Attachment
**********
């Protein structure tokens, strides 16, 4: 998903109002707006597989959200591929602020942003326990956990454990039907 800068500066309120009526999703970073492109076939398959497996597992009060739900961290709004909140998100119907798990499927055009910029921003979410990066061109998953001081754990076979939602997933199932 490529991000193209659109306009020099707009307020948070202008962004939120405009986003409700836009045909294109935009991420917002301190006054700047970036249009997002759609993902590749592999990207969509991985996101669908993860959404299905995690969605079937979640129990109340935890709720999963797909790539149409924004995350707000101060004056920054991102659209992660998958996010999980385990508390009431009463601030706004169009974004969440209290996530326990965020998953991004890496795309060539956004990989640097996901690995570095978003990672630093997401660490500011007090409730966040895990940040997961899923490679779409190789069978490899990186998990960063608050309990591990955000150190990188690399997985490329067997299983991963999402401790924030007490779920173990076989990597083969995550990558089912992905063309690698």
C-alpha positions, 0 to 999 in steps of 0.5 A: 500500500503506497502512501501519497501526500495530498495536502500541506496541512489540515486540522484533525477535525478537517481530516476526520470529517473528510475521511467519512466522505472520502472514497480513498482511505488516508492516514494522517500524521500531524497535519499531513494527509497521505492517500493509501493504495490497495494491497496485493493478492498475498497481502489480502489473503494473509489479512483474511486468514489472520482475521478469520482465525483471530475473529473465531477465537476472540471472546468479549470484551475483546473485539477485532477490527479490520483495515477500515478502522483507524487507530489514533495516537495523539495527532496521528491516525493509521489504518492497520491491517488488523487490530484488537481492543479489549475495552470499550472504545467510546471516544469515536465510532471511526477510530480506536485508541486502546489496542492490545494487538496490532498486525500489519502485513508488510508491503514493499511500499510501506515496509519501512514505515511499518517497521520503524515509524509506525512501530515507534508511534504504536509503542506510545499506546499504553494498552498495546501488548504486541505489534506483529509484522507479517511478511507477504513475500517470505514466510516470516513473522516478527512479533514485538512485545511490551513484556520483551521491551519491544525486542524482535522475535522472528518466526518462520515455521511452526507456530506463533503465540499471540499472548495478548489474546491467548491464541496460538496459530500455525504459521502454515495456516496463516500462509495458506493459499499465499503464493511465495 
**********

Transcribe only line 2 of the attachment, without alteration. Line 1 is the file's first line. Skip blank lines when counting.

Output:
C-alpha positions, 0 to 999 in steps of 0.5 A: 500500500503506497502512501501519497501526500495530498495536502500541506496541512489540515486540522484533525477535525478537517481530516476526520470529517473528510475521511467519512466522505472520502472514497480513498482511505488516508492516514494522517500524521500531524497535519499531513494527509497521505492517500493509501493504495490497495494491497496485493493478492498475498497481502489480502489473503494473509489479512483474511486468514489472520482475521478469520482465525483471530475473529473465531477465537476472540471472546468479549470484551475483546473485539477485532477490527479490520483495515477500515478502522483507524487507530489514533495516537495523539495527532496521528491516525493509521489504518492497520491491517488488523487490530484488537481492543479489549475495552470499550472504545467510546471516544469515536465510532471511526477510530480506536485508541486502546489496542492490545494487538496490532498486525500489519502485513508488510508491503514493499511500499510501506515496509519501512514505515511499518517497521520503524515509524509506525512501530515507534508511534504504536509503542506510545499506546499504553494498552498495546501488548504486541505489534506483529509484522507479517511478511507477504513475500517470505514466510516470516513473522516478527512479533514485538512485545511490551513484556520483551521491551519491544525486542524482535522475535522472528518466526518462520515455521511452526507456530506463533503465540499471540499472548495478548489474546491467548491464541496460538496459530500455525504459521502454515495456516496463516500462509495458506493459499499465499503464493511465495 